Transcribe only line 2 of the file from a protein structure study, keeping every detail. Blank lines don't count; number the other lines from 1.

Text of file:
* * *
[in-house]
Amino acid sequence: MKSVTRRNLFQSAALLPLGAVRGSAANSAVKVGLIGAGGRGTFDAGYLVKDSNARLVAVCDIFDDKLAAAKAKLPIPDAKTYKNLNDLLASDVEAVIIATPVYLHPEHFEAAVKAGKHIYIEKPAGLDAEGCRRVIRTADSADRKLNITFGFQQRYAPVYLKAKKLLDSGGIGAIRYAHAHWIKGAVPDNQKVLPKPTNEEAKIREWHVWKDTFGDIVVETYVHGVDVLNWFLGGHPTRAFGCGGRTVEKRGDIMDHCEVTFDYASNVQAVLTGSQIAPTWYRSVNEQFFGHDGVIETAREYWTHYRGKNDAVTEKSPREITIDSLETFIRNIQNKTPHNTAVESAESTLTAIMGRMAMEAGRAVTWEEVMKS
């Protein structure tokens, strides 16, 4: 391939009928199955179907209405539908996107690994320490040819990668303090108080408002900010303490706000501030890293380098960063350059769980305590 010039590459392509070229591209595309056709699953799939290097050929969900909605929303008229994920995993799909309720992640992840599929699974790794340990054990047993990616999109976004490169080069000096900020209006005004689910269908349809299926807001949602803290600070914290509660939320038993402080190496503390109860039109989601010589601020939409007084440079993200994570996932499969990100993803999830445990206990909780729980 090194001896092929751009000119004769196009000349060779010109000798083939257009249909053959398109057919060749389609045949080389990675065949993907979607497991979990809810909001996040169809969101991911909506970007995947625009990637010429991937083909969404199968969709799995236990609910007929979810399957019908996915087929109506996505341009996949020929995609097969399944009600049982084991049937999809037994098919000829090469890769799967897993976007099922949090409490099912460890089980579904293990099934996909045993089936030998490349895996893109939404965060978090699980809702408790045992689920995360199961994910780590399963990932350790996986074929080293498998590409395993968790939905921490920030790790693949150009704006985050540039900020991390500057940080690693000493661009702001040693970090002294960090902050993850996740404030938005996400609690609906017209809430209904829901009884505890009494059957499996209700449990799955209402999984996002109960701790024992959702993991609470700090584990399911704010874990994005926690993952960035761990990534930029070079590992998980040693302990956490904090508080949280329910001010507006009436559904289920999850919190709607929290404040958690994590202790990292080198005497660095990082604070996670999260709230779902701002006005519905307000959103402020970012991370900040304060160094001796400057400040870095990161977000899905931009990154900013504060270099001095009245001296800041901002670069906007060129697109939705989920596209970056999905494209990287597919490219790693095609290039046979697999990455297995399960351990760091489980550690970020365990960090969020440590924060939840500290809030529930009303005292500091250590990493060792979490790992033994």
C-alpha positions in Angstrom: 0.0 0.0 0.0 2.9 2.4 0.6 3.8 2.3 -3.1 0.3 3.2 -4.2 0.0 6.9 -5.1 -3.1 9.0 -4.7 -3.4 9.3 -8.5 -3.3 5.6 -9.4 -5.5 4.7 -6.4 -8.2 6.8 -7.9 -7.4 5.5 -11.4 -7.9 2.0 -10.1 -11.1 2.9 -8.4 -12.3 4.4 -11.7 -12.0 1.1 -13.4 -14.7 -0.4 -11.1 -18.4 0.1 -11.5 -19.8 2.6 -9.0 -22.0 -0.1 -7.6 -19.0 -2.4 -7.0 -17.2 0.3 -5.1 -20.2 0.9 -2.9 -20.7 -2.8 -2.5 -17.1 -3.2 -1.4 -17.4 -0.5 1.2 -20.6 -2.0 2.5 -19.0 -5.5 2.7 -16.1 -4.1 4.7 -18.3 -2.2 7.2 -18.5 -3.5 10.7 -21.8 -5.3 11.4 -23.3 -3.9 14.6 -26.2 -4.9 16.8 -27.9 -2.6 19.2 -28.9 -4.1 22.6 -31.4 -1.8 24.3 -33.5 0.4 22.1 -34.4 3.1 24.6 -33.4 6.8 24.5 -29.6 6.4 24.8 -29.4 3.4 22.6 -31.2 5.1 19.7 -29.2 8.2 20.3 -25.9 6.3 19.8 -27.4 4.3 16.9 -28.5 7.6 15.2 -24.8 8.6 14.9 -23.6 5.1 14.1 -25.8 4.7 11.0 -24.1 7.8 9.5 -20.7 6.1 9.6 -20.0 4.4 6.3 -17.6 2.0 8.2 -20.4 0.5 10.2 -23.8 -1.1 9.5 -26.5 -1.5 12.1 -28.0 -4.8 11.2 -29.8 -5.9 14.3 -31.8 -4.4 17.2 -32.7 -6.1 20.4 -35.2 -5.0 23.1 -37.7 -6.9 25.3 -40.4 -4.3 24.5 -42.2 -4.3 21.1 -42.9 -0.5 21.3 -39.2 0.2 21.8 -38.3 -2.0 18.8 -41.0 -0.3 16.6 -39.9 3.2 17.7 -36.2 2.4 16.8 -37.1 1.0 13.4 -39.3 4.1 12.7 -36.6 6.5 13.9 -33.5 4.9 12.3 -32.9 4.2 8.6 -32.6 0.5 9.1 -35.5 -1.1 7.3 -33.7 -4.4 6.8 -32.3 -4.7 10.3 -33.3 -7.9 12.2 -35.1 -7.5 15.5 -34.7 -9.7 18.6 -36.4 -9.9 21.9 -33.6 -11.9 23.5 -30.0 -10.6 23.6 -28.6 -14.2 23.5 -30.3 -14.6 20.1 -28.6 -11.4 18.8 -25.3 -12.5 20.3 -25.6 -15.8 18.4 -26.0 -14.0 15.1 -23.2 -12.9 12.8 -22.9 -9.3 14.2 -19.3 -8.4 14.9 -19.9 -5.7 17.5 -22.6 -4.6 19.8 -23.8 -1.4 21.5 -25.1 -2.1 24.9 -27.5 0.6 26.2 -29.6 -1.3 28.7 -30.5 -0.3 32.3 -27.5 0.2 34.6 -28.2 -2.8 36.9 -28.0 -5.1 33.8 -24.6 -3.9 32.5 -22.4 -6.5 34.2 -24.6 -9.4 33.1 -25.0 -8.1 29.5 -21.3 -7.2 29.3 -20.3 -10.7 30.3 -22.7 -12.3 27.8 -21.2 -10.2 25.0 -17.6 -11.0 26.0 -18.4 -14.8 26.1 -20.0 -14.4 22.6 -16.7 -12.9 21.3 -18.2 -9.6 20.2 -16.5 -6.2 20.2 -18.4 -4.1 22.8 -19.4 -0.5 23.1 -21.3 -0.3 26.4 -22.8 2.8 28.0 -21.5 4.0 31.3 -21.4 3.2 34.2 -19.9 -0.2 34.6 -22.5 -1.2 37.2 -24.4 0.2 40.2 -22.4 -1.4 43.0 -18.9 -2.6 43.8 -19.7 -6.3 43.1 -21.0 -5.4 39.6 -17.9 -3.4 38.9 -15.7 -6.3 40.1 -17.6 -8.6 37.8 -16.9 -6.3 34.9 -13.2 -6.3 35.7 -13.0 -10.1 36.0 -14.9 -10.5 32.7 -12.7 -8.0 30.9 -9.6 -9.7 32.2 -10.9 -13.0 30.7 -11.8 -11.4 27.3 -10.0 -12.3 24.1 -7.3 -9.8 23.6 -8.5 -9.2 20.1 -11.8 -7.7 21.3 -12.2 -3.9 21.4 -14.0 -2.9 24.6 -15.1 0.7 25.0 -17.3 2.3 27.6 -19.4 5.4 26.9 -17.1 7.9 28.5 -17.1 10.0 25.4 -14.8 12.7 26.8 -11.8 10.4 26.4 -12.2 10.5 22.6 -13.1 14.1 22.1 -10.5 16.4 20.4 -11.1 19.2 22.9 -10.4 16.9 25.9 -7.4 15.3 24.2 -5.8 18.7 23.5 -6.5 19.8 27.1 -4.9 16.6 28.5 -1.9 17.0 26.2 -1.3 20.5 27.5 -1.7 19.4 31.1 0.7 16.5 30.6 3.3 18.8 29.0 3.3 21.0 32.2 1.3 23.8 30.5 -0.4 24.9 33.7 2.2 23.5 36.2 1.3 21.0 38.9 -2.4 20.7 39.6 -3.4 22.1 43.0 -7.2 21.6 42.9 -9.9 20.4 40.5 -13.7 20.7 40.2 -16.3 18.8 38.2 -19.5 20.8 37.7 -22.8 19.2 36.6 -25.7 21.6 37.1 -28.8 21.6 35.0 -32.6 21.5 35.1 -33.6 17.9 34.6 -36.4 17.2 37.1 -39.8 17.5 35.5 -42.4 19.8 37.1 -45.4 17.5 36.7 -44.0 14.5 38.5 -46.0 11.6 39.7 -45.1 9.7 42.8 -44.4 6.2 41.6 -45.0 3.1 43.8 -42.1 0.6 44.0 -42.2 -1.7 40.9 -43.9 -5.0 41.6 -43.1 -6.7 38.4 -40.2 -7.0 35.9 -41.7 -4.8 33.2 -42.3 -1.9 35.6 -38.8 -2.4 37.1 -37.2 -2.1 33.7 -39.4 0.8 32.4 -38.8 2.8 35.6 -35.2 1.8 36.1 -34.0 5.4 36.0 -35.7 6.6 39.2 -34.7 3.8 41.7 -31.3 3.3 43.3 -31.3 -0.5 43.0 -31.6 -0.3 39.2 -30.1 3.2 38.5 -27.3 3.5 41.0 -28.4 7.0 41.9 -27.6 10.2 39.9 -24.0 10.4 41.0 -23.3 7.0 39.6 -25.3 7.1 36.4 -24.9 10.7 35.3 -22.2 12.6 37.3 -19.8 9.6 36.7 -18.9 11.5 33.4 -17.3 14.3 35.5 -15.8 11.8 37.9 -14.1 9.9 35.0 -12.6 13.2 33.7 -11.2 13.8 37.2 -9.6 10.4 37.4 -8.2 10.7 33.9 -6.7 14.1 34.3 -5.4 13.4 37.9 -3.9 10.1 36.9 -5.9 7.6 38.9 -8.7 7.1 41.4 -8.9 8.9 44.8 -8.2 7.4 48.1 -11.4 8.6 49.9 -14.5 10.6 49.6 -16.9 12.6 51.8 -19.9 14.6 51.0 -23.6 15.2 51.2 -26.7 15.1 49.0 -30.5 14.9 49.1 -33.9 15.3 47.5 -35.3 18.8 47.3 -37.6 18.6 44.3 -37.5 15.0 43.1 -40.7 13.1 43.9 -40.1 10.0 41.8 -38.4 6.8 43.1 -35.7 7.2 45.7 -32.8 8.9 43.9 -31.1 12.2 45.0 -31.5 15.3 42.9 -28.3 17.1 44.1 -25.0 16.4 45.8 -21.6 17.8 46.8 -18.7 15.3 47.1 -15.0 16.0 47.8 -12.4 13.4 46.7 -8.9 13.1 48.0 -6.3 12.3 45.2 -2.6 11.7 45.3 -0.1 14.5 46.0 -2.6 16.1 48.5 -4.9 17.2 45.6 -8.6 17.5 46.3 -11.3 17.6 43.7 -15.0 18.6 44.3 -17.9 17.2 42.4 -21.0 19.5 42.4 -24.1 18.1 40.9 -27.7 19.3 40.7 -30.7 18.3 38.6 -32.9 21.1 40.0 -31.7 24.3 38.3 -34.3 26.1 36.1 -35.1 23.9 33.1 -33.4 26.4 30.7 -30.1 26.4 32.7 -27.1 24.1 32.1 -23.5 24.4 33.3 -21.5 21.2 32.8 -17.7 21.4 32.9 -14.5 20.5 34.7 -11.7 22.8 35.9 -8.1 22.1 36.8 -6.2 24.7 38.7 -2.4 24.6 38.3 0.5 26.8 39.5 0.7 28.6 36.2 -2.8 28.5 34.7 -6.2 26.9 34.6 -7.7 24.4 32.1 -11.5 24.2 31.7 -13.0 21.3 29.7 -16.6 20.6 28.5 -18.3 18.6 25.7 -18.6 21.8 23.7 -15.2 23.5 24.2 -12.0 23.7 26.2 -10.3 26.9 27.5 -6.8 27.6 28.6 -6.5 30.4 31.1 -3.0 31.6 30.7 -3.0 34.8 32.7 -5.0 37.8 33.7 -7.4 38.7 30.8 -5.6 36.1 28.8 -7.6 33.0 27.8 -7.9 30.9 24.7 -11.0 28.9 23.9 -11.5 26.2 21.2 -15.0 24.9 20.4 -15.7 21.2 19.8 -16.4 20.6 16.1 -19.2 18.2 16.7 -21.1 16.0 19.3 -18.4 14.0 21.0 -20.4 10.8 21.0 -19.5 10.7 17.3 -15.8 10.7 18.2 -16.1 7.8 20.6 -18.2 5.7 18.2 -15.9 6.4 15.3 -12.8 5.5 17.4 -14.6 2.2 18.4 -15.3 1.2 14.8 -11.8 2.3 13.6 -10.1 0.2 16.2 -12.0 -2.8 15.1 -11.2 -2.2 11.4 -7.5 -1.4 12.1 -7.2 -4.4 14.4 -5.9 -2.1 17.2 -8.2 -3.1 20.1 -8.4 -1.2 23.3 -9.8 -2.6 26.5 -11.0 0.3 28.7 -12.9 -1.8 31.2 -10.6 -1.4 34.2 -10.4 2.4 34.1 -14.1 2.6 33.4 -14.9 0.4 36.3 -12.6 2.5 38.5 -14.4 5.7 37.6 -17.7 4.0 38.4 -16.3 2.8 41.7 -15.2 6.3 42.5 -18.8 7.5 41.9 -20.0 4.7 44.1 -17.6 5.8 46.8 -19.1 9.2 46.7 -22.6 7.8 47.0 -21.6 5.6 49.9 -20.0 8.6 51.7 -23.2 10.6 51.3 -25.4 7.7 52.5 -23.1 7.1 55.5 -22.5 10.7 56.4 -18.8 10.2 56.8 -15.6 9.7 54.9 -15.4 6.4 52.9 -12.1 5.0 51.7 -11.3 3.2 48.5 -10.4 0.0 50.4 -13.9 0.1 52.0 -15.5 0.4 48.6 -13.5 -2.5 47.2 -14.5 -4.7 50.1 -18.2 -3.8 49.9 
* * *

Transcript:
Amino acid sequence: MKSVTRRNLFQSAALLPLGAVRGSAANSAVKVGLIGAGGRGTFDAGYLVKDSNARLVAVCDIFDDKLAAAKAKLPIPDAKTYKNLNDLLASDVEAVIIATPVYLHPEHFEAAVKAGKHIYIEKPAGLDAEGCRRVIRTADSADRKLNITFGFQQRYAPVYLKAKKLLDSGGIGAIRYAHAHWIKGAVPDNQKVLPKPTNEEAKIREWHVWKDTFGDIVVETYVHGVDVLNWFLGGHPTRAFGCGGRTVEKRGDIMDHCEVTFDYASNVQAVLTGSQIAPTWYRSVNEQFFGHDGVIETAREYWTHYRGKNDAVTEKSPREITIDSLETFIRNIQNKTPHNTAVESAESTLTAIMGRMAMEAGRAVTWEEVMKS